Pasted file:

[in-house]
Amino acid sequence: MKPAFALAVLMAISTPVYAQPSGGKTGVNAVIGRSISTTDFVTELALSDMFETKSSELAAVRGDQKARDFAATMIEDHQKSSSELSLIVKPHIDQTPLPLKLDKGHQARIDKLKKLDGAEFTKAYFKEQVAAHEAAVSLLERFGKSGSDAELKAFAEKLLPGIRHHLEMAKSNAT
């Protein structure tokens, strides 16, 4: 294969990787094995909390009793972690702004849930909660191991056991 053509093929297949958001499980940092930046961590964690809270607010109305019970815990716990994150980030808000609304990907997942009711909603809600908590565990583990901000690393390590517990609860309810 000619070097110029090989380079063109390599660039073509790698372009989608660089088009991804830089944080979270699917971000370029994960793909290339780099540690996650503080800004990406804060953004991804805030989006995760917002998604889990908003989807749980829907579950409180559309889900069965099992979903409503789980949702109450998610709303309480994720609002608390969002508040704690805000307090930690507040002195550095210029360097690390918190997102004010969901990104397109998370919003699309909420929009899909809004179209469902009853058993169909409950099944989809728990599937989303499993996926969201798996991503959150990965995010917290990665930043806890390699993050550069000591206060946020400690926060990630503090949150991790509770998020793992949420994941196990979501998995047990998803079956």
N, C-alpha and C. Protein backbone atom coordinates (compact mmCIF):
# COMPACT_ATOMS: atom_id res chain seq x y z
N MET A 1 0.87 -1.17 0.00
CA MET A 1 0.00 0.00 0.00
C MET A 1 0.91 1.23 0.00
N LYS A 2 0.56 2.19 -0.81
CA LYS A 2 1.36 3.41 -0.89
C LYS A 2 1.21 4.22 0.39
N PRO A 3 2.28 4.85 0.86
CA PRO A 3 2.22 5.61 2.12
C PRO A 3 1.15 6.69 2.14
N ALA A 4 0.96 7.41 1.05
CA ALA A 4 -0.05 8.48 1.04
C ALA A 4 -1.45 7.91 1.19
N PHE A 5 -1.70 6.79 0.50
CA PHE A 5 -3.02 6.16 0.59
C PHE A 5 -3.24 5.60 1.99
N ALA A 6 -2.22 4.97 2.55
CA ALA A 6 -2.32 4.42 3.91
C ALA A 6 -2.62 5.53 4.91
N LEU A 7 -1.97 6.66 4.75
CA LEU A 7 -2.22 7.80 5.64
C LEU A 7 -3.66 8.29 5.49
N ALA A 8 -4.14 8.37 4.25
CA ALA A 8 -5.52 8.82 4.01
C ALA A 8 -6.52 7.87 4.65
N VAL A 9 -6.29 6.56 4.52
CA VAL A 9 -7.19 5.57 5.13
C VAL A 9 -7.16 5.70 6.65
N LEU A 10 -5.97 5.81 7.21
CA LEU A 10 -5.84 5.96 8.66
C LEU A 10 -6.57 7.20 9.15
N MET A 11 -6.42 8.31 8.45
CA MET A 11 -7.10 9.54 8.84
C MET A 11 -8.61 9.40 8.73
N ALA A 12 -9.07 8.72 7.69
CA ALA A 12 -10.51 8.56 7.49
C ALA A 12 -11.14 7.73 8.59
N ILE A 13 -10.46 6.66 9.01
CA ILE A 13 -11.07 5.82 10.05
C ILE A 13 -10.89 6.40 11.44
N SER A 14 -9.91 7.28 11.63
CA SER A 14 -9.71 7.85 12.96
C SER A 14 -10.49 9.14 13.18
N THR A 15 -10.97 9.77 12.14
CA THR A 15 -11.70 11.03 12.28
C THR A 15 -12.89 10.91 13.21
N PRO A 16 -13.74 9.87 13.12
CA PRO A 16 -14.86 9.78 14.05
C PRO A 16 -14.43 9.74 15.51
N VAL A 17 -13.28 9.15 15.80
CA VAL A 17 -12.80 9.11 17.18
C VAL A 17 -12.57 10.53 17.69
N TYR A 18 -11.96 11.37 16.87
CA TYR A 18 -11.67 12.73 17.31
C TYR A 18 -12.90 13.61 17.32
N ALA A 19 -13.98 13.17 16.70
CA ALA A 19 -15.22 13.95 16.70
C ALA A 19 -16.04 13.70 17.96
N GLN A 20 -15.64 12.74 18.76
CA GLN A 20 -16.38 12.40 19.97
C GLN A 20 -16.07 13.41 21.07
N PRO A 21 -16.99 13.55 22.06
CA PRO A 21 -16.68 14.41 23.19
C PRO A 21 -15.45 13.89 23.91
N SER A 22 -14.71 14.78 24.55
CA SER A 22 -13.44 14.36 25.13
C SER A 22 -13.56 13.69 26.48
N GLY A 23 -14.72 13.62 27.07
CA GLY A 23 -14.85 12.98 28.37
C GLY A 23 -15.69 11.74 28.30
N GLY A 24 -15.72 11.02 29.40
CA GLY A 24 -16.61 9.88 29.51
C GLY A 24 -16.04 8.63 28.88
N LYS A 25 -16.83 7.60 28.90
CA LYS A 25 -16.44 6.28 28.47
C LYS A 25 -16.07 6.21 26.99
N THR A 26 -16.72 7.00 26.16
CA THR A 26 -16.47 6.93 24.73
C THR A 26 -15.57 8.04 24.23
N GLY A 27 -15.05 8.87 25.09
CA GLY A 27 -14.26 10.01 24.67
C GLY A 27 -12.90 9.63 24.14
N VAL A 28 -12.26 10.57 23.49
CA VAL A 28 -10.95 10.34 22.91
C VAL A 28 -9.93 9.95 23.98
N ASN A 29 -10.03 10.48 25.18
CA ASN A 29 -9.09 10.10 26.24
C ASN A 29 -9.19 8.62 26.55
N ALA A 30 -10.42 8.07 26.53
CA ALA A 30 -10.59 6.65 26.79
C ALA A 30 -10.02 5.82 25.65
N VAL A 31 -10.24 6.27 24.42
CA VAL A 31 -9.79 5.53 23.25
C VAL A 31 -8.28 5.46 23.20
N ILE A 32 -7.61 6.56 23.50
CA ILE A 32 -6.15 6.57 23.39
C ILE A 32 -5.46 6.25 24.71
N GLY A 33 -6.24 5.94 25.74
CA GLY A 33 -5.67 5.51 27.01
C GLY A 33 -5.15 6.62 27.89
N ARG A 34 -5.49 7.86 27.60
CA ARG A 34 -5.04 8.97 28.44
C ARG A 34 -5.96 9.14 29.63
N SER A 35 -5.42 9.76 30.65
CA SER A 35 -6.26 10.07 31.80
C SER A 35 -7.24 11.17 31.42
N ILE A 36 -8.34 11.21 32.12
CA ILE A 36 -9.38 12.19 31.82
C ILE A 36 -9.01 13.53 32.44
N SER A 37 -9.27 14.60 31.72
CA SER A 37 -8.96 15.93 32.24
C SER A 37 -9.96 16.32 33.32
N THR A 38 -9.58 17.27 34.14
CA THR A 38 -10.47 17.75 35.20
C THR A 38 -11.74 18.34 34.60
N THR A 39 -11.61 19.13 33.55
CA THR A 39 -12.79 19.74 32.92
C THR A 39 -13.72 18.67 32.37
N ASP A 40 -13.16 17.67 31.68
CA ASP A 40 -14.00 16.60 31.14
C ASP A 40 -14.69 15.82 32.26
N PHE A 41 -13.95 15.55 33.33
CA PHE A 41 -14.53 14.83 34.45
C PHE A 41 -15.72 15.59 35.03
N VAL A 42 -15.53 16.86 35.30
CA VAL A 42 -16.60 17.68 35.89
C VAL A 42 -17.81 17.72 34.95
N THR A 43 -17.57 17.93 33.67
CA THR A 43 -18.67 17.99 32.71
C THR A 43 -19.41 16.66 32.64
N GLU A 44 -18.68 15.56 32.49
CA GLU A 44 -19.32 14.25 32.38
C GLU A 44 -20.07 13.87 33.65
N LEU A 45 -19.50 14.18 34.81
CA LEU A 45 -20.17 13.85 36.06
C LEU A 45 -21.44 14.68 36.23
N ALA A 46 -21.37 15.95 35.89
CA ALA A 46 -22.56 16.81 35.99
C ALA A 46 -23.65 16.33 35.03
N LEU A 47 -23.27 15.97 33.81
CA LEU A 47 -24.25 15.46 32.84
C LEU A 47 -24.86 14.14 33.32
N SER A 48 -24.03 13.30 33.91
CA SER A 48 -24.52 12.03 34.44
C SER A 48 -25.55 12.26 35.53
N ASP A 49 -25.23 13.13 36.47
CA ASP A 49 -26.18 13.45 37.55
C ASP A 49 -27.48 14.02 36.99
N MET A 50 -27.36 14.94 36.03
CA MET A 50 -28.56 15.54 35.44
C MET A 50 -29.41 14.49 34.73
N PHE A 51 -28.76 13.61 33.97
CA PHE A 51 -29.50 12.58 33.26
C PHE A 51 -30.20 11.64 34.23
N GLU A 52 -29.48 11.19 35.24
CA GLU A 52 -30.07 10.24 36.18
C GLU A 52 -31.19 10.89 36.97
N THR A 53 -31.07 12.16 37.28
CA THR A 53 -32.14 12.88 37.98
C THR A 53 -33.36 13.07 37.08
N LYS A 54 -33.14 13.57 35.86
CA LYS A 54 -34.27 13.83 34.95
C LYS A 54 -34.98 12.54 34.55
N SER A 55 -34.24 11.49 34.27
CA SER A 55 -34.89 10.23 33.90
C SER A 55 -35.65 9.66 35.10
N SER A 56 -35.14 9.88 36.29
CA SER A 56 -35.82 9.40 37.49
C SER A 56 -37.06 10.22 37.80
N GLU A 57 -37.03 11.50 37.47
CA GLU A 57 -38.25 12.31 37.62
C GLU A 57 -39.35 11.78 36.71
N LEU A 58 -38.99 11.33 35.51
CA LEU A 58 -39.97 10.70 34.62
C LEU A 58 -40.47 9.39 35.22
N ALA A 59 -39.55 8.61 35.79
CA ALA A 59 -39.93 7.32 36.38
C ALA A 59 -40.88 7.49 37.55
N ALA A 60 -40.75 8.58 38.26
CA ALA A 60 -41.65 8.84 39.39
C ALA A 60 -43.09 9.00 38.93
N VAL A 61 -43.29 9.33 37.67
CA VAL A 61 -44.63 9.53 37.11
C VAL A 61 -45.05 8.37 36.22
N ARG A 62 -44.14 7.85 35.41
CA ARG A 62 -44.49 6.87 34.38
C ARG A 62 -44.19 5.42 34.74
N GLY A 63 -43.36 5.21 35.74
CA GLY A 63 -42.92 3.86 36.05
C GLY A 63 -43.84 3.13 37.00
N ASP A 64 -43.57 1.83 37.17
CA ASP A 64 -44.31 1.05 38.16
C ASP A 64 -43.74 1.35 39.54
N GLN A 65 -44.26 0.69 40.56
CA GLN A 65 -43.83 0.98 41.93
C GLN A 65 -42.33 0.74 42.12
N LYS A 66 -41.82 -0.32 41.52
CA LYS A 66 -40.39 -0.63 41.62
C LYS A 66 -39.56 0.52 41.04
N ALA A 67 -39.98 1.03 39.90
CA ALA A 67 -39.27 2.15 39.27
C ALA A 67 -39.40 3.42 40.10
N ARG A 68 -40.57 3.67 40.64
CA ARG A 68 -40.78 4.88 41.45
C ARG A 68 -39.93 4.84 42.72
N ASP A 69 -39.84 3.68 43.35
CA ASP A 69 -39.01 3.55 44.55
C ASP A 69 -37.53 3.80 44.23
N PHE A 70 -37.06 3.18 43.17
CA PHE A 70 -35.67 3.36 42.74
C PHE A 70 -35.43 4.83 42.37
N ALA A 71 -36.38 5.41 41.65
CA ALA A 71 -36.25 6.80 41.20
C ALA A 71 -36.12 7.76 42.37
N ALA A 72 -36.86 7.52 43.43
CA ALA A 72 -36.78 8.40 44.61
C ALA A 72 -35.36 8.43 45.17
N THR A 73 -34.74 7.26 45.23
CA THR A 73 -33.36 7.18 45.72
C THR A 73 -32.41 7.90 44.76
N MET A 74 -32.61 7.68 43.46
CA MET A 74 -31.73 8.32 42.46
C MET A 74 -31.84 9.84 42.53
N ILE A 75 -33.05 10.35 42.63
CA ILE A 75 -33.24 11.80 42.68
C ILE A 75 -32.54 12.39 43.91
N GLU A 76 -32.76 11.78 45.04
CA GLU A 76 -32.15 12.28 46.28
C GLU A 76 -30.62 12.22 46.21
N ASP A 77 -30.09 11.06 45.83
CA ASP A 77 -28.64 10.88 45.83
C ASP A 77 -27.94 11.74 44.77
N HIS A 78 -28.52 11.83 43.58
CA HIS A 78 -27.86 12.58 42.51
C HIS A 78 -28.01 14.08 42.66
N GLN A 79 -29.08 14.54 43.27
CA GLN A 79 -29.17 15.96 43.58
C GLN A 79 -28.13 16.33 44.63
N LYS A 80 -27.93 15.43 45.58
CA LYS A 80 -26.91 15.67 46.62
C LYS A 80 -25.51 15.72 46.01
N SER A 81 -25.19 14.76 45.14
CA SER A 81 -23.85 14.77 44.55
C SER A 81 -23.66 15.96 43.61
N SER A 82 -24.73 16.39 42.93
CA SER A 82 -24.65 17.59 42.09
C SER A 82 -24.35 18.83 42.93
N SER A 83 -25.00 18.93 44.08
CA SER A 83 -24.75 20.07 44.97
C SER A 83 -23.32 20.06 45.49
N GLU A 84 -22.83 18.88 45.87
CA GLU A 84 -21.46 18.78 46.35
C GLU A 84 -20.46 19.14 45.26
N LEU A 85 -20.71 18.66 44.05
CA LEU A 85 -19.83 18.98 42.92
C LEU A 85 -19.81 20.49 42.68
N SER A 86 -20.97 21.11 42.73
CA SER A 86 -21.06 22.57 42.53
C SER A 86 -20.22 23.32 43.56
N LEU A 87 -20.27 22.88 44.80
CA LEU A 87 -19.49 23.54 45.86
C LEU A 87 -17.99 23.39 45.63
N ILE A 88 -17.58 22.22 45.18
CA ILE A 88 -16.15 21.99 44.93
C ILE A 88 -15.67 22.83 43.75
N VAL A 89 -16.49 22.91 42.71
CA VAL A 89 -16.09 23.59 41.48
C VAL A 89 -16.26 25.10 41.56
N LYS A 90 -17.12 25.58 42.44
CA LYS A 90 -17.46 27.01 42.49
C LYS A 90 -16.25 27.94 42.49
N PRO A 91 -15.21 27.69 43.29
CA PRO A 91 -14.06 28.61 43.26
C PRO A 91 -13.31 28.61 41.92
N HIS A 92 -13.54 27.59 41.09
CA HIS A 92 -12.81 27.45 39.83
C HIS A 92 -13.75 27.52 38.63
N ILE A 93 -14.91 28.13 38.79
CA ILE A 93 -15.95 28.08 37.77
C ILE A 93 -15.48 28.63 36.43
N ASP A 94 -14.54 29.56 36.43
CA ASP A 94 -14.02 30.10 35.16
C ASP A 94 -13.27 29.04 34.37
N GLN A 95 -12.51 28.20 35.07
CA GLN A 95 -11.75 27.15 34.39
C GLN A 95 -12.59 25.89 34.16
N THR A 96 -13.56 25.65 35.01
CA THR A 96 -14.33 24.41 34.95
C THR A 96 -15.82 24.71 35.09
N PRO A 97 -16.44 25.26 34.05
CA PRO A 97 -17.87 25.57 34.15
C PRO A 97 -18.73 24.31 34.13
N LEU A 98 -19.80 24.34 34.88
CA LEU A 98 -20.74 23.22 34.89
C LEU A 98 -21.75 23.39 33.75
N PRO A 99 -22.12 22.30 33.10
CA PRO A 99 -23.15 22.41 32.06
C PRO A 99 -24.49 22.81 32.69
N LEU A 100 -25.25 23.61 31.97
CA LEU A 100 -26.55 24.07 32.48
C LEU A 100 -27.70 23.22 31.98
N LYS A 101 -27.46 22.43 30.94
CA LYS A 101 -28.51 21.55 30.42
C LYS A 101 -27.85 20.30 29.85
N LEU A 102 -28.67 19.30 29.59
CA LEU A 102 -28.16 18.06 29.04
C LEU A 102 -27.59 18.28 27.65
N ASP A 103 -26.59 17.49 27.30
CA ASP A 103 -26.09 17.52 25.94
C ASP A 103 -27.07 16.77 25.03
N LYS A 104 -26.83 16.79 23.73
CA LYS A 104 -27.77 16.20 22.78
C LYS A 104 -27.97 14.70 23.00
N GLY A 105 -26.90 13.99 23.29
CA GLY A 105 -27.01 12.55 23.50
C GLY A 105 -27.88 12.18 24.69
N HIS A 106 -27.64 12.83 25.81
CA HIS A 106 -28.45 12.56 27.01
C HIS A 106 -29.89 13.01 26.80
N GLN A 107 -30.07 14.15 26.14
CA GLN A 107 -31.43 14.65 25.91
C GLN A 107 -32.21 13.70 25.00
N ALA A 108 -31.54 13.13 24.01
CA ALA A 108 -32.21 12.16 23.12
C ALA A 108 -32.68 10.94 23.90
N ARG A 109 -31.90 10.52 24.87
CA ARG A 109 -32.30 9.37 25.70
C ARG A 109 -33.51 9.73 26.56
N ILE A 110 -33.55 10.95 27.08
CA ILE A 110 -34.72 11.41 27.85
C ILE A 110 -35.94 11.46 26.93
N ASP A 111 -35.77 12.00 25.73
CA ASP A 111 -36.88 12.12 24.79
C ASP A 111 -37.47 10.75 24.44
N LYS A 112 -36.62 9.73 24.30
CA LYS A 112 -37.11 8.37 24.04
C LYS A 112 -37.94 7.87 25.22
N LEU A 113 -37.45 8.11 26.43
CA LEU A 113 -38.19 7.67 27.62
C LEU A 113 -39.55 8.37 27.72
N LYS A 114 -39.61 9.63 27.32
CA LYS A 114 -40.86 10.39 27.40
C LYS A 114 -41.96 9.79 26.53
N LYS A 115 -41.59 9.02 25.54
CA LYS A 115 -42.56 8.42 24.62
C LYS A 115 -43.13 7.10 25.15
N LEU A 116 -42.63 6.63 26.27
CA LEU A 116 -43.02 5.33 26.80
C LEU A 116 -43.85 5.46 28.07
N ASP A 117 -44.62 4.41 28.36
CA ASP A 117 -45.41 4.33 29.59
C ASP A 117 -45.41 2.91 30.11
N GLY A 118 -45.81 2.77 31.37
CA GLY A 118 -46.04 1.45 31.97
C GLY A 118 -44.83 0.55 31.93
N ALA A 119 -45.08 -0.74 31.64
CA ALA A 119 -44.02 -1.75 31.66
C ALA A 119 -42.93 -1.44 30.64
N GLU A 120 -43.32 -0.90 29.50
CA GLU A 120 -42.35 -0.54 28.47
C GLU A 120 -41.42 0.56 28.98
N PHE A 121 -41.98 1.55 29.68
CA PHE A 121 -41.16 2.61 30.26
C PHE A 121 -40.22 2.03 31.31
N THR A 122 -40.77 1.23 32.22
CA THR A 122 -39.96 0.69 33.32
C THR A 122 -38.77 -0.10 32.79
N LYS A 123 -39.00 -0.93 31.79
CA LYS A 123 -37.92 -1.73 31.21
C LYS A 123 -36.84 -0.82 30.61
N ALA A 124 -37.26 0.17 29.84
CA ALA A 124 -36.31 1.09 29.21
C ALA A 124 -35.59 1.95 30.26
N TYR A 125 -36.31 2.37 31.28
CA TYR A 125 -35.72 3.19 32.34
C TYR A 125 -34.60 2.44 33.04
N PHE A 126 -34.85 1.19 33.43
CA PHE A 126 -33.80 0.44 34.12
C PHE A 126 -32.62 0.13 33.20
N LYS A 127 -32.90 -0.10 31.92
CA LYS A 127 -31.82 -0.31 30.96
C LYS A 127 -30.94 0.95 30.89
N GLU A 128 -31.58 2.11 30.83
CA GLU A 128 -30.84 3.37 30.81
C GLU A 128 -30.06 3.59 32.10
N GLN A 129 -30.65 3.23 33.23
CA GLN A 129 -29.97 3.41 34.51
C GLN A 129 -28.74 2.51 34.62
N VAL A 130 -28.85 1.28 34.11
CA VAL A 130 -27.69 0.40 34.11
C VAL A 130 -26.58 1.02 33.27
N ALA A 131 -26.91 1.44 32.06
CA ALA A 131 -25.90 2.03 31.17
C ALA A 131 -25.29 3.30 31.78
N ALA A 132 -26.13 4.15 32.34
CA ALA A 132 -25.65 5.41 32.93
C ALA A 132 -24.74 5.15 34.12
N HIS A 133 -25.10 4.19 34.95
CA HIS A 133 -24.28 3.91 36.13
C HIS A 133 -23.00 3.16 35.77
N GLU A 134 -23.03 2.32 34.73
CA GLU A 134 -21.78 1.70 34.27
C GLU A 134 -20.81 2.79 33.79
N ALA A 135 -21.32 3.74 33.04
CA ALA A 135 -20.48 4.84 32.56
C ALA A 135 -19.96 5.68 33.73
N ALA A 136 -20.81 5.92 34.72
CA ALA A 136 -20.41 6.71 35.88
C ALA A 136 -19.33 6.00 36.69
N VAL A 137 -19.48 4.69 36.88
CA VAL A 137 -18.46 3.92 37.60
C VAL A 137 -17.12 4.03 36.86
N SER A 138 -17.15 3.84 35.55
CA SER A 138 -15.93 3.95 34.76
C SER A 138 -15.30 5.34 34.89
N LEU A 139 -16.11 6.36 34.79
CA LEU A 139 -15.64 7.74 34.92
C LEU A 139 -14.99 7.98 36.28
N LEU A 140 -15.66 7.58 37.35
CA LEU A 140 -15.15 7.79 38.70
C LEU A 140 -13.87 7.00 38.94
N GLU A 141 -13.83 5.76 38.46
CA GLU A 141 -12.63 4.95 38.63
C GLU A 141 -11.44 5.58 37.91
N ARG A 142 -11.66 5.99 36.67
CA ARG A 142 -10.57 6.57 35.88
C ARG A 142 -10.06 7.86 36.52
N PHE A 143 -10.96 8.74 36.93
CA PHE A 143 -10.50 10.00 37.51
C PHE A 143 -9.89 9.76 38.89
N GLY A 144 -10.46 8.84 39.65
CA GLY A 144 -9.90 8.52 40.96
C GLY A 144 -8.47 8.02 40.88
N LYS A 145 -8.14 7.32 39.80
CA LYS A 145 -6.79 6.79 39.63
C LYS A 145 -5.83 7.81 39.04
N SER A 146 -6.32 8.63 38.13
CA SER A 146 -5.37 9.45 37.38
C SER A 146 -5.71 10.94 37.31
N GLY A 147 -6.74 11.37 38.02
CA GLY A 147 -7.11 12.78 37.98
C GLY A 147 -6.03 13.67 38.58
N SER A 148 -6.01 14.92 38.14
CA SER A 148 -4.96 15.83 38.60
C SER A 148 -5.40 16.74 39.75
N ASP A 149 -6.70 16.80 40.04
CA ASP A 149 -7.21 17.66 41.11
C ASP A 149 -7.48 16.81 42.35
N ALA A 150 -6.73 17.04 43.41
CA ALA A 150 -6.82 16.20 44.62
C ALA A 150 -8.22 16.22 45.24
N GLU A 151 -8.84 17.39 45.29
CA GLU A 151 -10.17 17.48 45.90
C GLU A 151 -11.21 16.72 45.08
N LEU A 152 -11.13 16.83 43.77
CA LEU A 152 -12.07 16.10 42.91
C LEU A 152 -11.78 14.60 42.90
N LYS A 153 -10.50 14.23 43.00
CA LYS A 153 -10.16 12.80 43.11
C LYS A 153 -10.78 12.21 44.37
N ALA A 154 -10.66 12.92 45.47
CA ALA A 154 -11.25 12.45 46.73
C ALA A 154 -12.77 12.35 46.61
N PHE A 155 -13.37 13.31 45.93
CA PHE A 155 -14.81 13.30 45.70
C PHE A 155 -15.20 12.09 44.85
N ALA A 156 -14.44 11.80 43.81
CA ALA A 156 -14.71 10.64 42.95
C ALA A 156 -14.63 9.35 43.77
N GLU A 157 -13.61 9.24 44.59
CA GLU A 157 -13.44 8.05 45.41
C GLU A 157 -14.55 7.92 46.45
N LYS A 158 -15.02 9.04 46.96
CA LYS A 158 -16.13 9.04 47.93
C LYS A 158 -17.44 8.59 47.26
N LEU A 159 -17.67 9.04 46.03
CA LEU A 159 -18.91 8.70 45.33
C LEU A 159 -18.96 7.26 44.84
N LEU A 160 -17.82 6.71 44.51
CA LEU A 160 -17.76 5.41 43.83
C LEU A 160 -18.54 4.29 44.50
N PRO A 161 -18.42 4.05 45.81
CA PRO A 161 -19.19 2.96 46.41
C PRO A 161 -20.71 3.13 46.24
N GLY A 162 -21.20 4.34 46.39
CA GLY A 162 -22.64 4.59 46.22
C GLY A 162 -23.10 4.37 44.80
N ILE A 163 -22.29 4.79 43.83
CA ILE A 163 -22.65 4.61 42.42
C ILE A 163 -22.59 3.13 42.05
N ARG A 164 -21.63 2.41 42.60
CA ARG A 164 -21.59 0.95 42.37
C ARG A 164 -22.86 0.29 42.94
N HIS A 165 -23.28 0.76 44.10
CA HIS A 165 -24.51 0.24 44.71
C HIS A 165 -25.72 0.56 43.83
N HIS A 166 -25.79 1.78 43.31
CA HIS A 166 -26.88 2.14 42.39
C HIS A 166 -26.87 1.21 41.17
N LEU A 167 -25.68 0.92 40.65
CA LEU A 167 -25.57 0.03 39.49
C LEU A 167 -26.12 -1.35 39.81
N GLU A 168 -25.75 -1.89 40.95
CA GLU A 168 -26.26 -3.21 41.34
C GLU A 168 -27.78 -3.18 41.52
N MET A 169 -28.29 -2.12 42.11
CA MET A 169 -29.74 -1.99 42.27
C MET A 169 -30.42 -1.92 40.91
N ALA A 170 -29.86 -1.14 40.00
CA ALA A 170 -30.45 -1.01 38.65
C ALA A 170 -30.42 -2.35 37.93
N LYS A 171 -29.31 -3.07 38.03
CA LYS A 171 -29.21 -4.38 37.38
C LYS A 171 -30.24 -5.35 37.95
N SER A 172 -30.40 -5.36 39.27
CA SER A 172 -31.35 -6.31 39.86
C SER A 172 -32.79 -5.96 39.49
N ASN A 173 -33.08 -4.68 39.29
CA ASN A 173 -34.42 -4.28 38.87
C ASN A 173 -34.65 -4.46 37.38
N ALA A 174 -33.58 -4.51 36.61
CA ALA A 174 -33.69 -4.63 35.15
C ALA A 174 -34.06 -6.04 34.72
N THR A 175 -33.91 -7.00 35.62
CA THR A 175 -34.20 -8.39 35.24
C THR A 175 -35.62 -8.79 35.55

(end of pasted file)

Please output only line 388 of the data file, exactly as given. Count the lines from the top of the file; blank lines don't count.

CA GLU A 128 -30.84 3.37 30.81